Did those riders all have awful pain from poor fitting bikes?

Get serious; bike fit is easy, now comedy that is hard
Actually - comedy is pretty easy - just google "how to write jokes" and you'll see

Now - thinking logically - you are over simplifying figures without looking closer
In those days- the bad old days I believe from my research - there were:
1) no mountain bikes
2) no comfort bikes (some guy "invented" them in the late 80's I have been told...)
3) no lowrider bikes... well you get the gist - there were MOSTLY/ONLY road bikes being sold

I should ask the next logical questions to your questions:
1) how many of those riders actually rode those bikes much more than extremely casually
2) how many of those riders got racked when they slipped off their too low seats onto the too high top tube?
3) how many of those racked riders were not able to reproduce and thus through natural selection - allow those un-racked riders to procreate and further the genetic line of cyclists who believed riding slightly less painful, smaller and better fitting bikes just - well - felt better...
;)

oh yeah- last question -

4) how many of those "bike boom" riders were so stoned they couldn't tell if someone smacked them in the groin with a 2x4...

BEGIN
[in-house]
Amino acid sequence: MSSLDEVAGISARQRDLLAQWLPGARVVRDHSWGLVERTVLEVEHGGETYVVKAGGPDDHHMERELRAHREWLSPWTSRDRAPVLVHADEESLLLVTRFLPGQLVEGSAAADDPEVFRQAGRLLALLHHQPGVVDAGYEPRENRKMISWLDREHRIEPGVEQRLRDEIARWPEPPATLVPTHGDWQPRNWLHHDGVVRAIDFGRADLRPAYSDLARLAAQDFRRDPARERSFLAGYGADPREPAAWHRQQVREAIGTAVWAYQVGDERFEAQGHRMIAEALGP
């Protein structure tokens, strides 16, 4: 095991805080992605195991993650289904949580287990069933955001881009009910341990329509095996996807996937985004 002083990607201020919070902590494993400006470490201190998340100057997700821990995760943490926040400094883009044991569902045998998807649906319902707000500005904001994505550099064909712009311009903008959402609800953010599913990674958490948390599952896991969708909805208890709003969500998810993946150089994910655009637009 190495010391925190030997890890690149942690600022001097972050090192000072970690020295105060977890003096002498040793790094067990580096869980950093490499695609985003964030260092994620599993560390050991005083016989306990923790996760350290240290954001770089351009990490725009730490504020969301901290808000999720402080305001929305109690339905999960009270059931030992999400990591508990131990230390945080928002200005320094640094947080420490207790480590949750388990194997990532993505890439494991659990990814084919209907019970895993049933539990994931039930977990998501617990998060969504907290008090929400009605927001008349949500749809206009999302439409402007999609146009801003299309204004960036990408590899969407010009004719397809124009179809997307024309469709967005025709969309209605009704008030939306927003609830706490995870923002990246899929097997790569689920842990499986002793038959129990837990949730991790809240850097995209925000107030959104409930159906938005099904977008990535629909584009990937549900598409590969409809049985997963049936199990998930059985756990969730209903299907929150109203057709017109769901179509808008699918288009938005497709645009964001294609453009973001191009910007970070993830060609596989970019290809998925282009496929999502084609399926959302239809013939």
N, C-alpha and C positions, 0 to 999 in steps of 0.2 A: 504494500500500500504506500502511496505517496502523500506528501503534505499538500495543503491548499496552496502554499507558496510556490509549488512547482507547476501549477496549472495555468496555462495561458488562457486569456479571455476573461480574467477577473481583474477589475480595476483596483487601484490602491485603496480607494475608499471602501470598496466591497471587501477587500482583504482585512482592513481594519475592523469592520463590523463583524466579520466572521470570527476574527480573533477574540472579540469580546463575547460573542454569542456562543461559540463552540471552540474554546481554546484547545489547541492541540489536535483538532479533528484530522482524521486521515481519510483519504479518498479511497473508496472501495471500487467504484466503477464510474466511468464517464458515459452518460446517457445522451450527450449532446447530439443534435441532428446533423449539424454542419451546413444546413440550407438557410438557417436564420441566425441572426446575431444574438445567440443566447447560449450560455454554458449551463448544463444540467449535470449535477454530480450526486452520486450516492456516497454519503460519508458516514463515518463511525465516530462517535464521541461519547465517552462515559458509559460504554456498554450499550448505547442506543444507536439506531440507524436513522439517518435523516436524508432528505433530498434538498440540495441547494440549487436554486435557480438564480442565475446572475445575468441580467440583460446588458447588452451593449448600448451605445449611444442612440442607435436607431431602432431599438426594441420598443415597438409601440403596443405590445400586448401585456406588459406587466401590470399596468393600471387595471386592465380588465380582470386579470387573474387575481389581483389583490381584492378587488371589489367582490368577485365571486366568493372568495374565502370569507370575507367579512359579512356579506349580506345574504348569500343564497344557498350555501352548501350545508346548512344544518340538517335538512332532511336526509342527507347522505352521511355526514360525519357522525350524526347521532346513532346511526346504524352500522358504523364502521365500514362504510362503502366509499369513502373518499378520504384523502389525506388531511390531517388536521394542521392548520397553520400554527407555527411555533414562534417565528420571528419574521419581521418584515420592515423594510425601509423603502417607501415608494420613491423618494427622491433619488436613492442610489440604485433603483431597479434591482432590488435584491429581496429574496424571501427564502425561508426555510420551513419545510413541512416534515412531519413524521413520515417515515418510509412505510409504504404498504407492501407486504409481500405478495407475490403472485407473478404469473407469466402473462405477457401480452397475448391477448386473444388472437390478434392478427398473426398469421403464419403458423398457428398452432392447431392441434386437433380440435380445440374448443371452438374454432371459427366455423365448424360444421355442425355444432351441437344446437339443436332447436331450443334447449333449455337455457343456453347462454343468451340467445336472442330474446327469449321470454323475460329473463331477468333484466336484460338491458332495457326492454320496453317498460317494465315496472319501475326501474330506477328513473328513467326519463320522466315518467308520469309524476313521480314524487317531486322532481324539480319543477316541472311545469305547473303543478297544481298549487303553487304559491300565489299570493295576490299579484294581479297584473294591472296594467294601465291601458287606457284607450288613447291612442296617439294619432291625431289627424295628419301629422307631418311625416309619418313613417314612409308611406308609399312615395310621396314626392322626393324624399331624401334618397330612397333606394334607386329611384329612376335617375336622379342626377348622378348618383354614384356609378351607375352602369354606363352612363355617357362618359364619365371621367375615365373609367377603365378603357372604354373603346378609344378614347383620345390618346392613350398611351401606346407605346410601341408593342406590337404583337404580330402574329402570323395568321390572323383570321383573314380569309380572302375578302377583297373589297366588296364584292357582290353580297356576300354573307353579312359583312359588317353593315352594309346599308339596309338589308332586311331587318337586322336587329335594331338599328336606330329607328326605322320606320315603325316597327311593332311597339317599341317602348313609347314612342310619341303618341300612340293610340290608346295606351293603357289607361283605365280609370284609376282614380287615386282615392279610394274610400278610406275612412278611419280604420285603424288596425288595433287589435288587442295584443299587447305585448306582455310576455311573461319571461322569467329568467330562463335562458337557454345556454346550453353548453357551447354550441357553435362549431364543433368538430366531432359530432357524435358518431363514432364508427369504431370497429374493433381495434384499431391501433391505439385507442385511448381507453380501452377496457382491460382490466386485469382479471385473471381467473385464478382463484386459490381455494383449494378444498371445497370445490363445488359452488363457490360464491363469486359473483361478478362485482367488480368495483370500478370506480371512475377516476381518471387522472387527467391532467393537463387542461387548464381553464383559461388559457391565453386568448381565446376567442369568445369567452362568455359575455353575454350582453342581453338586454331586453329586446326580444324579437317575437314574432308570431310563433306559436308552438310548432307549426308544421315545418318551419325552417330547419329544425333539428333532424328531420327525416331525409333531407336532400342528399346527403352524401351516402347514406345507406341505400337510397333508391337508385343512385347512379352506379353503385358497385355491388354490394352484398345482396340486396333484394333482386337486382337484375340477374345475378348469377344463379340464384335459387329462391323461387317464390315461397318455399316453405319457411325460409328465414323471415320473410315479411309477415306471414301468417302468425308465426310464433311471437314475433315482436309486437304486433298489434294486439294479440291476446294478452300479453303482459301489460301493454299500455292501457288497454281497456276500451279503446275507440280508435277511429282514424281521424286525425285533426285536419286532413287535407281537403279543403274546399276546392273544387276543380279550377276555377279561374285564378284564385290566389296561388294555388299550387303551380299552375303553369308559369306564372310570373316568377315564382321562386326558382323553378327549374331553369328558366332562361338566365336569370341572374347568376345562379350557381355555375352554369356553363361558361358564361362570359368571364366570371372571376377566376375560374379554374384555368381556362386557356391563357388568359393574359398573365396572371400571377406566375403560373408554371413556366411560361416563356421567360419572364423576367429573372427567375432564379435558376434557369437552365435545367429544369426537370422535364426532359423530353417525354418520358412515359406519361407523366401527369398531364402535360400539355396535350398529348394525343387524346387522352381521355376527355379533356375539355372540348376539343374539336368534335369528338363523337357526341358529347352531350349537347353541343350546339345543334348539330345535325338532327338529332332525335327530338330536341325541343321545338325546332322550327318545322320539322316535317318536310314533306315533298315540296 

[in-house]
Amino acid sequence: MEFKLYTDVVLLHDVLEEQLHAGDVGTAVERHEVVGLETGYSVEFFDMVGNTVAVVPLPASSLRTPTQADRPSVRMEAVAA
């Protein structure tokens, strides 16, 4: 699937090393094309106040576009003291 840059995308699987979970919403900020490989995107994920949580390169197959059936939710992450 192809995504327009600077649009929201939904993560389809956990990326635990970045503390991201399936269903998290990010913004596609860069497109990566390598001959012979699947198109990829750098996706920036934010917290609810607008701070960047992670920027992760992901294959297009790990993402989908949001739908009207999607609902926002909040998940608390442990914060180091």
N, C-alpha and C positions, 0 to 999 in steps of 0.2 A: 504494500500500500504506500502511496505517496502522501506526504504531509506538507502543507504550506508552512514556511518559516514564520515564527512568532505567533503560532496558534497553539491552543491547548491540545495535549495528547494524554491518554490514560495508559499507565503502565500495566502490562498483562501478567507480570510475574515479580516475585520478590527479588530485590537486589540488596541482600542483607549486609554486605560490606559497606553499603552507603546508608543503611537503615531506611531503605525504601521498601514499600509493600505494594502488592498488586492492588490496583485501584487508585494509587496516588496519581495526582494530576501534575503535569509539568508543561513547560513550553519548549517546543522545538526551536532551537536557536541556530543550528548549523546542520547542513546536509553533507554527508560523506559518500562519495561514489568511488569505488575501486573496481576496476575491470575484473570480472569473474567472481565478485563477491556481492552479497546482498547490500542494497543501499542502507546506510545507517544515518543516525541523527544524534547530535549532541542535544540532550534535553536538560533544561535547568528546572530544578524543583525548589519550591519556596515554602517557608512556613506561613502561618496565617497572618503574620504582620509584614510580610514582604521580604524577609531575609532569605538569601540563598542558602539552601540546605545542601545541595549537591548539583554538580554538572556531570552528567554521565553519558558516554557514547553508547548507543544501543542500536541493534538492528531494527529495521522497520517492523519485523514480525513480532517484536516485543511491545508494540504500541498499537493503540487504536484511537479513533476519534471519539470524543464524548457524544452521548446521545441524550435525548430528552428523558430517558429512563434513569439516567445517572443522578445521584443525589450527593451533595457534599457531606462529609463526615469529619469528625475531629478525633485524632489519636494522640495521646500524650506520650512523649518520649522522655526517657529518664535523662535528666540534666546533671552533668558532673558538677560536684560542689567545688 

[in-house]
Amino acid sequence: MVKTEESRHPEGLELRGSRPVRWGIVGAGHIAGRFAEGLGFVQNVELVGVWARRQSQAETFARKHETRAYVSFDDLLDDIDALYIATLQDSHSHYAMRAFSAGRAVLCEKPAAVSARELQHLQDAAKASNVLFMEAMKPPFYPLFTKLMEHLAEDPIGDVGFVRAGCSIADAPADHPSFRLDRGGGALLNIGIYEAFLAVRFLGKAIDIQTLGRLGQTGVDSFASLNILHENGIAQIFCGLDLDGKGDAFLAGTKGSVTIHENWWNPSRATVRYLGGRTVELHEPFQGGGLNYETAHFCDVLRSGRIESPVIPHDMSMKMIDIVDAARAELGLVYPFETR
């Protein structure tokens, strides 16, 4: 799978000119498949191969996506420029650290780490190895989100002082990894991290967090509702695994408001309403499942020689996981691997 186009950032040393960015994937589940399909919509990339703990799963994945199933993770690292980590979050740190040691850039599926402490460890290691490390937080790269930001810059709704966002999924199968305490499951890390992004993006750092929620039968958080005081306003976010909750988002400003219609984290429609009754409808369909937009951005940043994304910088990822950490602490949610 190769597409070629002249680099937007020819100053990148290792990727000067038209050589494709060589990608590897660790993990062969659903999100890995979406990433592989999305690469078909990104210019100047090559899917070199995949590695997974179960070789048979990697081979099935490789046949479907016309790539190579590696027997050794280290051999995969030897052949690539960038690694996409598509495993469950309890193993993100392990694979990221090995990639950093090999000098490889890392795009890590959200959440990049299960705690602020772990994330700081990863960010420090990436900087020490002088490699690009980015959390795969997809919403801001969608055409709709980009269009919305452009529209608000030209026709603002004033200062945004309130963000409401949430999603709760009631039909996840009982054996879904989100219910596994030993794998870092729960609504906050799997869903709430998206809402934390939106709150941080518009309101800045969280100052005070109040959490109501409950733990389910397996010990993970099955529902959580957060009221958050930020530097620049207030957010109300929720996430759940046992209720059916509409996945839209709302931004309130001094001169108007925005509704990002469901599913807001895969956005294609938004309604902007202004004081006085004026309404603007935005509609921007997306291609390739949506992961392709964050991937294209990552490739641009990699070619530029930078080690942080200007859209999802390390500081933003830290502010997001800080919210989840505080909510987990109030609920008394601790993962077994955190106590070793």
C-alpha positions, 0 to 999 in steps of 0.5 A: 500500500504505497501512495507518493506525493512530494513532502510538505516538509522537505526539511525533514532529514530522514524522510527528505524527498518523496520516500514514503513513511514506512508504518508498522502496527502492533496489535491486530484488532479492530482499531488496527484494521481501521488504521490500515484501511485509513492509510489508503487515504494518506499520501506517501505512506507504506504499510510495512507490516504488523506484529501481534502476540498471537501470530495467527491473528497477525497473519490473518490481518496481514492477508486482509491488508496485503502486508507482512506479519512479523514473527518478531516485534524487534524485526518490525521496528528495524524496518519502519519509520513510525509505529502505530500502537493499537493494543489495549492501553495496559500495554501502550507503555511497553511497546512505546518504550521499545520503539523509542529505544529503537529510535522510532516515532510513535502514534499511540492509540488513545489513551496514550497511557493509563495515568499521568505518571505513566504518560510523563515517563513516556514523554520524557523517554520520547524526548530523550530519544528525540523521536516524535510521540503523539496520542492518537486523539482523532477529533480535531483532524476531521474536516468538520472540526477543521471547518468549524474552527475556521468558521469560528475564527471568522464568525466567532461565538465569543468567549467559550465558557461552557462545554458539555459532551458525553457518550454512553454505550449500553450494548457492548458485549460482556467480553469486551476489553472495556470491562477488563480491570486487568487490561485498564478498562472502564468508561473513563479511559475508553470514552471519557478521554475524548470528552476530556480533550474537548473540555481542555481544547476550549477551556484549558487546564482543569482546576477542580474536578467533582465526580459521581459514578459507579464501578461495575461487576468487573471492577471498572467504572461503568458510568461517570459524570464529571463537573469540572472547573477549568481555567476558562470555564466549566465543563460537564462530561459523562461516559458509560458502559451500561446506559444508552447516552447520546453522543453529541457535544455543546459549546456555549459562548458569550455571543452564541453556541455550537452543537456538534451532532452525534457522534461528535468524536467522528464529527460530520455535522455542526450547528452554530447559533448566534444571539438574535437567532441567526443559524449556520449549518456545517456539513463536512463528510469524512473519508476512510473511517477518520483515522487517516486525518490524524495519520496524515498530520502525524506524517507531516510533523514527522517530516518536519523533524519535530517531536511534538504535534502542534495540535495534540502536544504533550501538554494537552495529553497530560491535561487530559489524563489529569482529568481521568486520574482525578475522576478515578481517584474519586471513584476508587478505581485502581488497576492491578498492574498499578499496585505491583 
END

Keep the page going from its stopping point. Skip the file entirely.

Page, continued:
POW....uuuuh duuuuude what was that...?....puff..puff...


(come on - you know who/whom I'm talking about...)

see - comedy is not so hard
telling jokes on stage in the summer while wearing a black leather thong after popping ****** -
now THAT'S Hard...



But- I agree - the fees shops charge for "fit" is a bit high

but according to my racer friend- who is far too busy riding his bike 6 hours a day to post on this board sez:

the good ones that KNOW what they are doing are worth paying IF you ride a great deal and or care a great deal - ie - they adjust all aspects of the bike- cleat position, seat, stem rise reach angle (this an actually save you money - not to mention possible excercise induced over-use injuries)

One of my racer friends buddies adjusted his cleat position he had ridden on for hundreds of miles thinking he would "fix" something and wound up with a muscle pull after a couple of rides - definitely due to that changed cleat position

I look at fit kits
Kind of like some people would rather go to Ruth Chris to buy a steak for $50 when they could cook one just as well for $10 at home

well- that IS oversimplified but it makes things much - well - simpler
;)
 

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collectorvelo said:
Look at the Road Bike Boom; how many road bikes were sold [10 million a year compared to todays few hundred thousand]
Did those buyers get 'professional fittings'
Did those riders enjoy their bikes?
Did those riders all have awful pain from poor fitting bikes?
Maybe that's why the "Boom" went bust.

Fit matters allot more at mile 30 than it did at mile 3.
 

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Wookiebiker said:
Sounds like we have different ideas of saddle height. Honestly, in my 12 years of riding I rarely ever hear of people measuring their seat height that way. From time to time yes, but not often.

With that measurement my saddle height is only 72 cm.
What? I've only been involved with cycling a couple of years and I've never heard it referred to as anything else.

Google Saddle Height and see if you can find it defined another way.